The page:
American Gods

American Gods

Fiction reviews: Yes, American Gods is an oldie, but a goldie. Neil Gaiman finds magic in this cynical old world in this mythical tall-tale of epic proportions.

My first reaction to Neil Gaiman was ‘hell to the no.’ See, I don’t do fantasy. I don’t do battles and swords and Elves. I can stretch as far as ‘Harry Potter’ but that’s about all the magic I can handle in a book. But when I saw the cover of ‘American Gods’, something appealed to the Faux-merican in me so I snapped it up for my holiday read and got lost in Gaiman’s beautifully woven, modern day epic.

At its core, American Gods is a road story. Shadow, our likeable convict of a protagonist, is fresh out of prison and mourning his wife’s death when he is approached by Mr Wednesday, an ancient god in disguise, to take a journey across America and into the heart of mythology and belief.

On this road trip, Gaiman creates some lush set pieces, from funeral homes, small town USA and scummy cities to real-life locations, like the truly bizarre House on the Rock with its weird and wonderful indoor carousel. The America he shows us is a melting pot of old lore in a new world. In between the main chapters he gives us mini-legends, stories of how the old gods came to be and how they ended up lost in modern day America. A nice twist… embedding the tales within the story gives us a sense of a good old yarn, going off on tangents but always enchanting us.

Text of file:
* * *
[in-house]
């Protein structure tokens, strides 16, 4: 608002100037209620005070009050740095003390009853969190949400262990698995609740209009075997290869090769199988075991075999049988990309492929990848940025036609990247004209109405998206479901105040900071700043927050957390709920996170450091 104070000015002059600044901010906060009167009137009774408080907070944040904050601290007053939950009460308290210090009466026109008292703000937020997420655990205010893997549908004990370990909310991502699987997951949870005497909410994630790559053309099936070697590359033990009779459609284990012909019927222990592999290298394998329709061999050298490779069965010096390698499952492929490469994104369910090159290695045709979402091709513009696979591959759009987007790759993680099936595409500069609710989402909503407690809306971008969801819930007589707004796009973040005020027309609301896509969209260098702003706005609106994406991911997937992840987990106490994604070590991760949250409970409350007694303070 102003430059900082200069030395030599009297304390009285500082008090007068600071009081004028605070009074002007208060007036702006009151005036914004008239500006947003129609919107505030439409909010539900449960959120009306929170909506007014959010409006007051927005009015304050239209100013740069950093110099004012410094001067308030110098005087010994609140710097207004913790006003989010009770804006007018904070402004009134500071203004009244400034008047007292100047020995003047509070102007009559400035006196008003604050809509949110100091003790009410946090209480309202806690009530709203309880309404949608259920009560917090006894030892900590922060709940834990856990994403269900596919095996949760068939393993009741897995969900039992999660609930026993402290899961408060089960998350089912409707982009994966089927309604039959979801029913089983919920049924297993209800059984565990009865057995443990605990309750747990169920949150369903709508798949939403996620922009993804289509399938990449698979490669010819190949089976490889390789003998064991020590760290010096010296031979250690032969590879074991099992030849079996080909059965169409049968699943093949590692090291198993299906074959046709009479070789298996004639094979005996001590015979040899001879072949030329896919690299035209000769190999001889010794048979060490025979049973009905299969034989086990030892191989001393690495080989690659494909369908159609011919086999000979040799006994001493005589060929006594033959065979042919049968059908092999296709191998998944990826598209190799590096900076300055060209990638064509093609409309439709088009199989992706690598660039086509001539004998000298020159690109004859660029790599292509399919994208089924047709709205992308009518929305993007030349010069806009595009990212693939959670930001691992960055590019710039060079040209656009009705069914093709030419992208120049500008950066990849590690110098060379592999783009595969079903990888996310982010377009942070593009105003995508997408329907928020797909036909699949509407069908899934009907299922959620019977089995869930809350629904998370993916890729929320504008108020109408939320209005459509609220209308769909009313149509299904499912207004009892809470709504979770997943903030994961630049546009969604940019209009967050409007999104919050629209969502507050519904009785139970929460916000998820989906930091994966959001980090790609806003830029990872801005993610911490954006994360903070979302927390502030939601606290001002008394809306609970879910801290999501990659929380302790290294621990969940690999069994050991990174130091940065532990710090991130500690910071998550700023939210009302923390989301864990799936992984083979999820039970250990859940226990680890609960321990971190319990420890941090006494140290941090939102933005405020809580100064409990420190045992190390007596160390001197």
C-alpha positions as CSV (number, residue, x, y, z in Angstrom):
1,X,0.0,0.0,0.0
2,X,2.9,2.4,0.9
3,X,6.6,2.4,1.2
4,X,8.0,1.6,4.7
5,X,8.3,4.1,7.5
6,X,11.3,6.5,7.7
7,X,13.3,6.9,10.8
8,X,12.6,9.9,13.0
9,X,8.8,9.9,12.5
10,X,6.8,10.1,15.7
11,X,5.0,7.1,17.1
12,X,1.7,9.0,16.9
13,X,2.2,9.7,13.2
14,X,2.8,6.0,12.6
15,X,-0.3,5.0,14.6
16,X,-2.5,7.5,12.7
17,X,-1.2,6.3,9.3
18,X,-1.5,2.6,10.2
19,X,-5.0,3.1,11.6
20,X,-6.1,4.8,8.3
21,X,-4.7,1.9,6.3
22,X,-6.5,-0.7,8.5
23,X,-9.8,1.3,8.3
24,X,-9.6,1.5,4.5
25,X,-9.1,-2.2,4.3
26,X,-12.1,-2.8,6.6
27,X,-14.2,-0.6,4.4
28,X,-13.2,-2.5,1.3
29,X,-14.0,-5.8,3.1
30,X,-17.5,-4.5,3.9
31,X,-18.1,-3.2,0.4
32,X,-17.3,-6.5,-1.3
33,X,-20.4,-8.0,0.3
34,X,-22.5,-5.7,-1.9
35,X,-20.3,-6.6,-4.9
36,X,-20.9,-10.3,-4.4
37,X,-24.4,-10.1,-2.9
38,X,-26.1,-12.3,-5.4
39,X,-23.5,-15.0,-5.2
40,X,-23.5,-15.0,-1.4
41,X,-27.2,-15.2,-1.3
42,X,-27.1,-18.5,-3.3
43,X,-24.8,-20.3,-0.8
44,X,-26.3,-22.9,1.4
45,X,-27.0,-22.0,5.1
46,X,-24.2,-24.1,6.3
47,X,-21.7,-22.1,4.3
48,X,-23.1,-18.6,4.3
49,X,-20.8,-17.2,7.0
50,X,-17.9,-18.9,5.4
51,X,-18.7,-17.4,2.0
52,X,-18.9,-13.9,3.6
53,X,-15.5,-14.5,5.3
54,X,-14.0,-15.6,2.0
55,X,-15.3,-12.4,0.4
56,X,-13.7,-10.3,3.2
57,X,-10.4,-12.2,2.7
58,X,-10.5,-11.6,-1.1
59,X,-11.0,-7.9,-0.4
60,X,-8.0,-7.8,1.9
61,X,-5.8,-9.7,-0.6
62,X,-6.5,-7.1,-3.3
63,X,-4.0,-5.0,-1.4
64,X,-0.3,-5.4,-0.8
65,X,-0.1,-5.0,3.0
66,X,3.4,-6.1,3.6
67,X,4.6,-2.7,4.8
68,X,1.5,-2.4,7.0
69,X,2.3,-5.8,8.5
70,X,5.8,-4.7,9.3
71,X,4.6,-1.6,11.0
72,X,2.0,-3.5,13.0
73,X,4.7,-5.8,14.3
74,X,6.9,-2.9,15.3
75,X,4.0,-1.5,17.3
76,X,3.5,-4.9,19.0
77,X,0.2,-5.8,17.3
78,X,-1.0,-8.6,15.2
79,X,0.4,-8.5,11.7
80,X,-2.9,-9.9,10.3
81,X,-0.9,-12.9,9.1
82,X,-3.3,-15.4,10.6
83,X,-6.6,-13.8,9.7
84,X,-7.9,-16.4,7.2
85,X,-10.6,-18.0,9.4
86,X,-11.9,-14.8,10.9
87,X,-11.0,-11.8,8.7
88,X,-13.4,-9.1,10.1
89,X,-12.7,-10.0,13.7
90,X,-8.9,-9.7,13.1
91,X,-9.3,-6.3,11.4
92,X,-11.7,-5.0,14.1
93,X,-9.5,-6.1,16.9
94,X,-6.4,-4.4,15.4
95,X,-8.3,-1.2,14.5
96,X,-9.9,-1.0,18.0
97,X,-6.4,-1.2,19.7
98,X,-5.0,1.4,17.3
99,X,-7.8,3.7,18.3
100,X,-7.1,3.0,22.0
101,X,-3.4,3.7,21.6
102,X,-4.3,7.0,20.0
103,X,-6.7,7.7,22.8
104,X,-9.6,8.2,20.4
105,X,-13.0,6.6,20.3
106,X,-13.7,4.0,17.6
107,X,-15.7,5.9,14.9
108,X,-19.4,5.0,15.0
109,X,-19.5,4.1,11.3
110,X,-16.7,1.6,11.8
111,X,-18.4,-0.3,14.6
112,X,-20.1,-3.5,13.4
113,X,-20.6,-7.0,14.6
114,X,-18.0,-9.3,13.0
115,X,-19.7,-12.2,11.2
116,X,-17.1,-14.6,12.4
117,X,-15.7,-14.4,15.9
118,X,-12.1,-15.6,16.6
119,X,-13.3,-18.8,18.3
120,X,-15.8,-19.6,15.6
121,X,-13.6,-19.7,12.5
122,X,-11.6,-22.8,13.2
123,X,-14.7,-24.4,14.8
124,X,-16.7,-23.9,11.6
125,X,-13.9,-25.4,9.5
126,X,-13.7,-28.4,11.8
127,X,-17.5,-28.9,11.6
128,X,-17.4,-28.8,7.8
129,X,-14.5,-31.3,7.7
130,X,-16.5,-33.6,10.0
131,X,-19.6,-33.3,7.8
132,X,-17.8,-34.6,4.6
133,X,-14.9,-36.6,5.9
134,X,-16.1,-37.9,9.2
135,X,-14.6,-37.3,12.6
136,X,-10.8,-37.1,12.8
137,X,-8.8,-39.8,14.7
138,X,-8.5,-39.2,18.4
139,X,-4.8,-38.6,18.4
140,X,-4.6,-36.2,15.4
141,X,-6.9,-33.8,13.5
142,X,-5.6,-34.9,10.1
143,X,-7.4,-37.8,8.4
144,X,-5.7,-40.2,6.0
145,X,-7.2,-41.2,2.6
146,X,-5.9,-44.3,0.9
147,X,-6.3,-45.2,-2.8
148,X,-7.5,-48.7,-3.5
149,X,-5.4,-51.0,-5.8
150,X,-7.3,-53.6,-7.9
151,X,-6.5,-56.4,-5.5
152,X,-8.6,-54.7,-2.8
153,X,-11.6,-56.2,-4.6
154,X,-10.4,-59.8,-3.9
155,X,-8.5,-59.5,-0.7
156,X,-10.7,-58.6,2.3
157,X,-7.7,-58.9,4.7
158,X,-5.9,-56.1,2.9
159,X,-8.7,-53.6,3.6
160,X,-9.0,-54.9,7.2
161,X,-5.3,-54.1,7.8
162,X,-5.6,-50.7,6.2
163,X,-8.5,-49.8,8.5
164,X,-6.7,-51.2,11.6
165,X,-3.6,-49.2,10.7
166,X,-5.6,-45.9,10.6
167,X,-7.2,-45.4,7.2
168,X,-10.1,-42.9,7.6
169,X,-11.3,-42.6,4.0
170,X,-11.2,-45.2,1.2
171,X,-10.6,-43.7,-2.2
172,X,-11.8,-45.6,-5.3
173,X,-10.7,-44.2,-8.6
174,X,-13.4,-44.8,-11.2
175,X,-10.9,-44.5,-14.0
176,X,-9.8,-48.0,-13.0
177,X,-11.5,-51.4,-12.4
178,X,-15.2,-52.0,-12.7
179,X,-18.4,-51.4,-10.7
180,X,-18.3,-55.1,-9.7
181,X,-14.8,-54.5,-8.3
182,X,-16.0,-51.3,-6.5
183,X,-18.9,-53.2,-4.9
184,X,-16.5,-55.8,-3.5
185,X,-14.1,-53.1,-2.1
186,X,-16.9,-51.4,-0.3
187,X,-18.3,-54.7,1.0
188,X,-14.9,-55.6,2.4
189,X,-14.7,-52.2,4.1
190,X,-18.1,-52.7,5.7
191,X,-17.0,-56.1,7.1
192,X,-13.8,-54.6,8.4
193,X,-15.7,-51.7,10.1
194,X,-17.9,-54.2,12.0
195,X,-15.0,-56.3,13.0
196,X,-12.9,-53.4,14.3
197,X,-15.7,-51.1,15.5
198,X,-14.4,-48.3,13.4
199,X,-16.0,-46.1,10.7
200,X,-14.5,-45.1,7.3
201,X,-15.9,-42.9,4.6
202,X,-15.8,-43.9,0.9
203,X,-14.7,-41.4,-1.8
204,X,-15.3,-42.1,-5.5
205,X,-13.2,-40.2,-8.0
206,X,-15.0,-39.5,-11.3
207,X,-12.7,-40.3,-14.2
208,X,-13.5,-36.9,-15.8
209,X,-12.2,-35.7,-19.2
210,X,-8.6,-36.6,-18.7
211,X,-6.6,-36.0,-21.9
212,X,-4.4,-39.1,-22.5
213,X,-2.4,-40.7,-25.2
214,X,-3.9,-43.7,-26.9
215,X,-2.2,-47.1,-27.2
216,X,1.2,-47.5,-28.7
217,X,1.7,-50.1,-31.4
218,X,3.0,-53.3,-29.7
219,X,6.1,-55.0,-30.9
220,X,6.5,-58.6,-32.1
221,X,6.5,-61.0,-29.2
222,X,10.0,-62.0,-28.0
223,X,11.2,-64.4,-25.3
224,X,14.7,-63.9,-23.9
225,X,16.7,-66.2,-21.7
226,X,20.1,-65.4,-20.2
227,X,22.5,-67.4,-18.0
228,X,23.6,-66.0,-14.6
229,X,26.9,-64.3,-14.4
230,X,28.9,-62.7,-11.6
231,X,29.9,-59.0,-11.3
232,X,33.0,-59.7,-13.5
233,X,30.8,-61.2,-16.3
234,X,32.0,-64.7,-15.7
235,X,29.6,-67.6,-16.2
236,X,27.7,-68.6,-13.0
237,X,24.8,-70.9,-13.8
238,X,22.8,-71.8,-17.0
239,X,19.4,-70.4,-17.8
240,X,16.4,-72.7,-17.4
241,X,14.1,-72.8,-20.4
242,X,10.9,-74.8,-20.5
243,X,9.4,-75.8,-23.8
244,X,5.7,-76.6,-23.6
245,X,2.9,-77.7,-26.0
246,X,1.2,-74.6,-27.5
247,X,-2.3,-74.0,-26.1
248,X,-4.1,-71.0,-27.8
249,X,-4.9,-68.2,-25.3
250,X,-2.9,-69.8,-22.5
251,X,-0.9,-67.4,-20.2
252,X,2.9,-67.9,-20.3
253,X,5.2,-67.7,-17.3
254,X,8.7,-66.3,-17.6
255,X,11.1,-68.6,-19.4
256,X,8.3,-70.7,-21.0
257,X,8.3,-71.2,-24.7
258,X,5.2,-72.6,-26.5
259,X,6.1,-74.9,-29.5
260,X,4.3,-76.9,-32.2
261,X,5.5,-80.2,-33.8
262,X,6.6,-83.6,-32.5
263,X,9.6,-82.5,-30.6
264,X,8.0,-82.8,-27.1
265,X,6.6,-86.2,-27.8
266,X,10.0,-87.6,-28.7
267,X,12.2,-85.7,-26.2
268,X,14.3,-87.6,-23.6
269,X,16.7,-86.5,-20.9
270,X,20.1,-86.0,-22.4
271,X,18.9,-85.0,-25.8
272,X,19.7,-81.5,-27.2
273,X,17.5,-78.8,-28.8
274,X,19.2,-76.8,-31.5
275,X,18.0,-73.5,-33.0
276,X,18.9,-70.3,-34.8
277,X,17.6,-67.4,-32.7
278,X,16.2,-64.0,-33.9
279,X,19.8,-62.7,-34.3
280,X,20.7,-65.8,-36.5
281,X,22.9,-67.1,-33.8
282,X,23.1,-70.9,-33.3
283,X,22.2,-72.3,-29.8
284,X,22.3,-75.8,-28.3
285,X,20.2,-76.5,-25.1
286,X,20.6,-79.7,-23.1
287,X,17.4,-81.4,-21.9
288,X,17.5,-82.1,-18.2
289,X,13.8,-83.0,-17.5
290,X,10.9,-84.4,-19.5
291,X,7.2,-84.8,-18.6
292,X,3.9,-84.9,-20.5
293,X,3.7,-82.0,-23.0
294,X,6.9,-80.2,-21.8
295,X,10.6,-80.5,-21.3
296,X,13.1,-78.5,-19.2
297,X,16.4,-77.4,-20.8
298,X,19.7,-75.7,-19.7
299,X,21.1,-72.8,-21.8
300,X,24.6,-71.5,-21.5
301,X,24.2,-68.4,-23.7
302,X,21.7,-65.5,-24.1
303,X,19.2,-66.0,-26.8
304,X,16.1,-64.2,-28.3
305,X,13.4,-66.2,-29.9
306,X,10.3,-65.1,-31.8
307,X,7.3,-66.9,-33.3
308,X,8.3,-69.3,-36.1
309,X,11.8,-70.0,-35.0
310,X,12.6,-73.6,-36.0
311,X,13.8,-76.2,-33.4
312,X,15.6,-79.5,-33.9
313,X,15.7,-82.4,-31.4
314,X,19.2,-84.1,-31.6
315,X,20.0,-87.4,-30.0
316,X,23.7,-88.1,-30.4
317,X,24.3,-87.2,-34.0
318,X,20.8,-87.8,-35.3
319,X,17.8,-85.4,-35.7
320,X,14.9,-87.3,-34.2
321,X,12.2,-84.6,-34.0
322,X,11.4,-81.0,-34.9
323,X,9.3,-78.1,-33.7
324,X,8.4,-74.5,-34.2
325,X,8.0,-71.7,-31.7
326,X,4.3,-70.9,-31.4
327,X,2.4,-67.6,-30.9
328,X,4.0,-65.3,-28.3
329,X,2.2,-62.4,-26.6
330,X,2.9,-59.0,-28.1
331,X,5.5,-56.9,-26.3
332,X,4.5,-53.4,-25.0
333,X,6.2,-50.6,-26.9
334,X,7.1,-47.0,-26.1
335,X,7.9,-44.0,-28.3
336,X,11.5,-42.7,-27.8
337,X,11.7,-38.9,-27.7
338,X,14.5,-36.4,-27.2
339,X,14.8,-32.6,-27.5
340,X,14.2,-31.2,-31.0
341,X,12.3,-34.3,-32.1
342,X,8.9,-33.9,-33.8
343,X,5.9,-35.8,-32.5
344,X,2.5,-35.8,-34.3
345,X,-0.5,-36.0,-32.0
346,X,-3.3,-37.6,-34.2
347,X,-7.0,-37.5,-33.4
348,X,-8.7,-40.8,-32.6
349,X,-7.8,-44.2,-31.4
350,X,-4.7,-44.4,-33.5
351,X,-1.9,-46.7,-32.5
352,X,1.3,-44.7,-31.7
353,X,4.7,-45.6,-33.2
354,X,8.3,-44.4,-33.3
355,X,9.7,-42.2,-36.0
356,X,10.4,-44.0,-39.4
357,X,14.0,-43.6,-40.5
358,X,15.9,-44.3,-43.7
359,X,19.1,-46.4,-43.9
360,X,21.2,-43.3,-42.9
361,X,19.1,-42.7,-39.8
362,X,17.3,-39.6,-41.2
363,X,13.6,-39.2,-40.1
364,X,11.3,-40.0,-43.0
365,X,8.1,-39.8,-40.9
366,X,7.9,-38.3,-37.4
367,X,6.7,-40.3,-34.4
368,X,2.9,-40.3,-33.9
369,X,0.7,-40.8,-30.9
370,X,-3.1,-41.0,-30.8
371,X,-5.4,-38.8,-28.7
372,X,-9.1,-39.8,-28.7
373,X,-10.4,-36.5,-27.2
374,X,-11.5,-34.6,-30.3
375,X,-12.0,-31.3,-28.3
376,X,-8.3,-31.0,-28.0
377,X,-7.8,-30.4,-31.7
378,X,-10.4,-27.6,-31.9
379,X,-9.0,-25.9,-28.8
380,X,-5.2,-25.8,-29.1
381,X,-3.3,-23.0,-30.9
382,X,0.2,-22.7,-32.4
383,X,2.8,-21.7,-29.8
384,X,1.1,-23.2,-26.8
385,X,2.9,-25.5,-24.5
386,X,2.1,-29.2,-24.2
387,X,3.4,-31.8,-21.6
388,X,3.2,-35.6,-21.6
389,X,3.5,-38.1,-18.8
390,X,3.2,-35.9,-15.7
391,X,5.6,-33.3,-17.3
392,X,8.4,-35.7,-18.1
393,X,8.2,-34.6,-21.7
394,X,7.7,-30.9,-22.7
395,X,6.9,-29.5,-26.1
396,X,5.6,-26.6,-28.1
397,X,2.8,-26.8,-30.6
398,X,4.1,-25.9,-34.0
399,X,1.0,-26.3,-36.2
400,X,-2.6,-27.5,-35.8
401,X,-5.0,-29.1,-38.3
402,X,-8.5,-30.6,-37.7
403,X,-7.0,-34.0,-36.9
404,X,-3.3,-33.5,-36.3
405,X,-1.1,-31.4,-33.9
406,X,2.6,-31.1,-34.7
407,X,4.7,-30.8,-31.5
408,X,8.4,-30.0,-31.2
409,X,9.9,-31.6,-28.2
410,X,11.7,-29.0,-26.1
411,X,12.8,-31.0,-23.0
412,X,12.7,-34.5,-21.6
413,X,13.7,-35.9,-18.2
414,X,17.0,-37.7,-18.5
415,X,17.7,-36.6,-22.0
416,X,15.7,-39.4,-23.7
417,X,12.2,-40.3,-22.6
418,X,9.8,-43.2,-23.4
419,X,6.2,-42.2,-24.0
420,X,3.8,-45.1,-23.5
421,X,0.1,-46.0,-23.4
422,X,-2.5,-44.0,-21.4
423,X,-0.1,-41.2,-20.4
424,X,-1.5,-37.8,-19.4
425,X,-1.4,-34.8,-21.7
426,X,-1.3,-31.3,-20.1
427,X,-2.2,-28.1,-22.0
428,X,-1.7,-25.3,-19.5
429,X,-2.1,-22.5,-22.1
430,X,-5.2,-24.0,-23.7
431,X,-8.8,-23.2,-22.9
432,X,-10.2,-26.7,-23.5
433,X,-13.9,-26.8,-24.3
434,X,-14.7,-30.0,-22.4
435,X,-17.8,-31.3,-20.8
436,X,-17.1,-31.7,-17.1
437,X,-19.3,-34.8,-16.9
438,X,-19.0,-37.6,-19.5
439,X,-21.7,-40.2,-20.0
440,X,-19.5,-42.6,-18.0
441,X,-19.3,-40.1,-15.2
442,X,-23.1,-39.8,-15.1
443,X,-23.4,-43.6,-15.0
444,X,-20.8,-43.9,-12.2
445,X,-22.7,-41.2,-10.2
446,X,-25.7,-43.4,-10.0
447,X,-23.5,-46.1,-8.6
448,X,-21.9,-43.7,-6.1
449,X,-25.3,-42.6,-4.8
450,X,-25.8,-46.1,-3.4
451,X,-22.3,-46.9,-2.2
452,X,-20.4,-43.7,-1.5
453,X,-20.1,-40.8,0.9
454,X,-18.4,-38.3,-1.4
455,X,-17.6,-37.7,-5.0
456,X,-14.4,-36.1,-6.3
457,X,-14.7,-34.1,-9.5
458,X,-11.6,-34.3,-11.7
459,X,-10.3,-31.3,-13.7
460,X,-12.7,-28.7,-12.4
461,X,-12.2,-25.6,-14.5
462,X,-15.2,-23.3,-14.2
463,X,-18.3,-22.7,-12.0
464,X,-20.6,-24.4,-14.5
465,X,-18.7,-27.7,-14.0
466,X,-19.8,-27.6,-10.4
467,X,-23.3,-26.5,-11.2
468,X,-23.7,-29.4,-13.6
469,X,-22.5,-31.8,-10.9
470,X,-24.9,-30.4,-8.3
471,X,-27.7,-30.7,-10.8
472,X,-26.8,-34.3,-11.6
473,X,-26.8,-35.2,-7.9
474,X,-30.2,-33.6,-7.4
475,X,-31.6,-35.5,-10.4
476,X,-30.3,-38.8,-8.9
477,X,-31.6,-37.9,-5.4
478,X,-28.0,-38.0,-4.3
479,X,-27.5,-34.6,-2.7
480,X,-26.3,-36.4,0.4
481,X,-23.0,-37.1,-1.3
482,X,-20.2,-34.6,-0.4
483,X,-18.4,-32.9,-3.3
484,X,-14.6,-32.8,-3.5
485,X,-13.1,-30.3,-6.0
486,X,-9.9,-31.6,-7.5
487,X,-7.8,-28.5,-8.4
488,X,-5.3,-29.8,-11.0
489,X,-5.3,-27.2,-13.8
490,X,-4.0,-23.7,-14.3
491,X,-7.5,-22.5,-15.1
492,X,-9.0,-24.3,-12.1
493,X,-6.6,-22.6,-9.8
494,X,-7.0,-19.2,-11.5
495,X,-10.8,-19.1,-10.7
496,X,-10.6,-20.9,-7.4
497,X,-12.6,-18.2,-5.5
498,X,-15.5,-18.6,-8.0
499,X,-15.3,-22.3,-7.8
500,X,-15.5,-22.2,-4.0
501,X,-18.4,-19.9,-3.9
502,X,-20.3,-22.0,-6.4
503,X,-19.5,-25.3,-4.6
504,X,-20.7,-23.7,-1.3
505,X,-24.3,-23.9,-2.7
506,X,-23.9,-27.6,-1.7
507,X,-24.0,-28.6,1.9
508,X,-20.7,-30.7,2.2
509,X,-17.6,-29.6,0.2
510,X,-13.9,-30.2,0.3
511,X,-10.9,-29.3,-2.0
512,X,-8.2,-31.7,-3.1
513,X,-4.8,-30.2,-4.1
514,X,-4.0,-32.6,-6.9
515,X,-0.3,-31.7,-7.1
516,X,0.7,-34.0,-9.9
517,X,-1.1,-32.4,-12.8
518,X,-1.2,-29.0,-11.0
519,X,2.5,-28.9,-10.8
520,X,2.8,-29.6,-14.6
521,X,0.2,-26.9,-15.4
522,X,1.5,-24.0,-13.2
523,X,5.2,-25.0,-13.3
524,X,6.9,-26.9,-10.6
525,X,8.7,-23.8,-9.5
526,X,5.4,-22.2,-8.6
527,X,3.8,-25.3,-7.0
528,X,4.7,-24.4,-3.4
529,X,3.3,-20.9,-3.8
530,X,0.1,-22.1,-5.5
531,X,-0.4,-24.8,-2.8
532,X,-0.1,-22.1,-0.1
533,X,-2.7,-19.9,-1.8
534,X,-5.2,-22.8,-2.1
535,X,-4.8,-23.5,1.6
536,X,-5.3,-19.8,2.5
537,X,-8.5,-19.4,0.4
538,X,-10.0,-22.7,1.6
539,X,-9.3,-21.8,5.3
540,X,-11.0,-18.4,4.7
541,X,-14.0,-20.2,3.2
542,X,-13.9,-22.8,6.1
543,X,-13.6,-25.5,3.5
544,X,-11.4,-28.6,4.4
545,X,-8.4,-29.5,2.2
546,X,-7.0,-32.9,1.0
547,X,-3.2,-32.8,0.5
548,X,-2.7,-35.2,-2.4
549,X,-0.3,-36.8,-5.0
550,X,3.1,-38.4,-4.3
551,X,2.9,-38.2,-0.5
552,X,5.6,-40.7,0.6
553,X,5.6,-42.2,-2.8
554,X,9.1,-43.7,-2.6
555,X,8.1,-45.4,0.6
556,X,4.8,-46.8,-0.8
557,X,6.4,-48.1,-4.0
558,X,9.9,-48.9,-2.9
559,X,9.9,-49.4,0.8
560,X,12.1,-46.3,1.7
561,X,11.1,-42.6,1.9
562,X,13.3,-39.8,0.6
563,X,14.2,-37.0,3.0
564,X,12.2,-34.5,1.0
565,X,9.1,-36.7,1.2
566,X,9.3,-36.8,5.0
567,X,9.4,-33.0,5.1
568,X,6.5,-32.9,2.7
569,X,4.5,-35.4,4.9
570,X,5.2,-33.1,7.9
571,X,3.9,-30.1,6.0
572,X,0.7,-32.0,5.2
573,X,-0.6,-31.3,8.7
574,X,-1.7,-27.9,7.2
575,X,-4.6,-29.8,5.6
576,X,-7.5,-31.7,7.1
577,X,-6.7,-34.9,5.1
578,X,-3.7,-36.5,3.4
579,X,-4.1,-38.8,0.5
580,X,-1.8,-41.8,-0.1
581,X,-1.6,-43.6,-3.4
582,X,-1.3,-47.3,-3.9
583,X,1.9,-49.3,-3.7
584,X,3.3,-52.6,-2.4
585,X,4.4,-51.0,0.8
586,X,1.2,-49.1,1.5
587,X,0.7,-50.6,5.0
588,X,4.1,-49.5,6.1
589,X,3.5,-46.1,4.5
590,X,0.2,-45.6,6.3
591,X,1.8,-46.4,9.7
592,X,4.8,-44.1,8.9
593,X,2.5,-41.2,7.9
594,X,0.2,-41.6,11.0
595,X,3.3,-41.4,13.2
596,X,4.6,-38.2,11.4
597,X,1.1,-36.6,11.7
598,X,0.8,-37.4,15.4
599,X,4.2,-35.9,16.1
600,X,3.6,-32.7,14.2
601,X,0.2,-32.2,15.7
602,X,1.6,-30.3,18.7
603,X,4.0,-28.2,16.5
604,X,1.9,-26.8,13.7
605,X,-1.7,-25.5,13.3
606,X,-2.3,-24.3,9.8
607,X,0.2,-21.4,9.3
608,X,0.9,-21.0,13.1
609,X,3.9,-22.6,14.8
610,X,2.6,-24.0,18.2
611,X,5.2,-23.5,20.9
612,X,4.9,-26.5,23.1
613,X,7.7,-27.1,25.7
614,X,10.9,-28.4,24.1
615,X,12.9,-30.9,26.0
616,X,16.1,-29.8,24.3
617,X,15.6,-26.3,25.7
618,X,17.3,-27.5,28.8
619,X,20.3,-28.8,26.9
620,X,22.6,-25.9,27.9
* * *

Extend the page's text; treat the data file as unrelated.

If you are a mythology geek then you definitely will enjoy playing Spot the God as the various deities of ancient cultures, from Old Norse to Ancient Egypt, put in cameos. If you’re not, it doesn’t spoil your understanding at all. In fact, it gave me a hankering to find out some more. (My ‘Penguin Book of Norse Myths’ is on order right now.)

Regardless of my lack of mythological knowledge I found a fantastic story inside, a post-modern epic in which the beliefs of the old world are replaced with the slick and superficial gods of the new, technology and celebrity. As the beauty of these old beliefs begins to fade, these new gods wage war with their new power, fuelled by the world’s need to believe in something, anything.

This literary fantasy ticks all the boxes. Magic grounded in reality with violence, cons, tall tales and a not so sentimental romance that makes for a story that draws together in a satisfying conclusion. A mix of legend, traveller’s tales and detective fiction makes this an excellent book for both fantasy fans and non-believers. Above all, it’s a proper story, so put your feet up and grab a cup of tea and get stuck into a proper cracking tale.

This review refers to the ‘Author’s Preferred Text’ edition. It’s longer than the original edition but (which I have not read) but more words means more fun, right?

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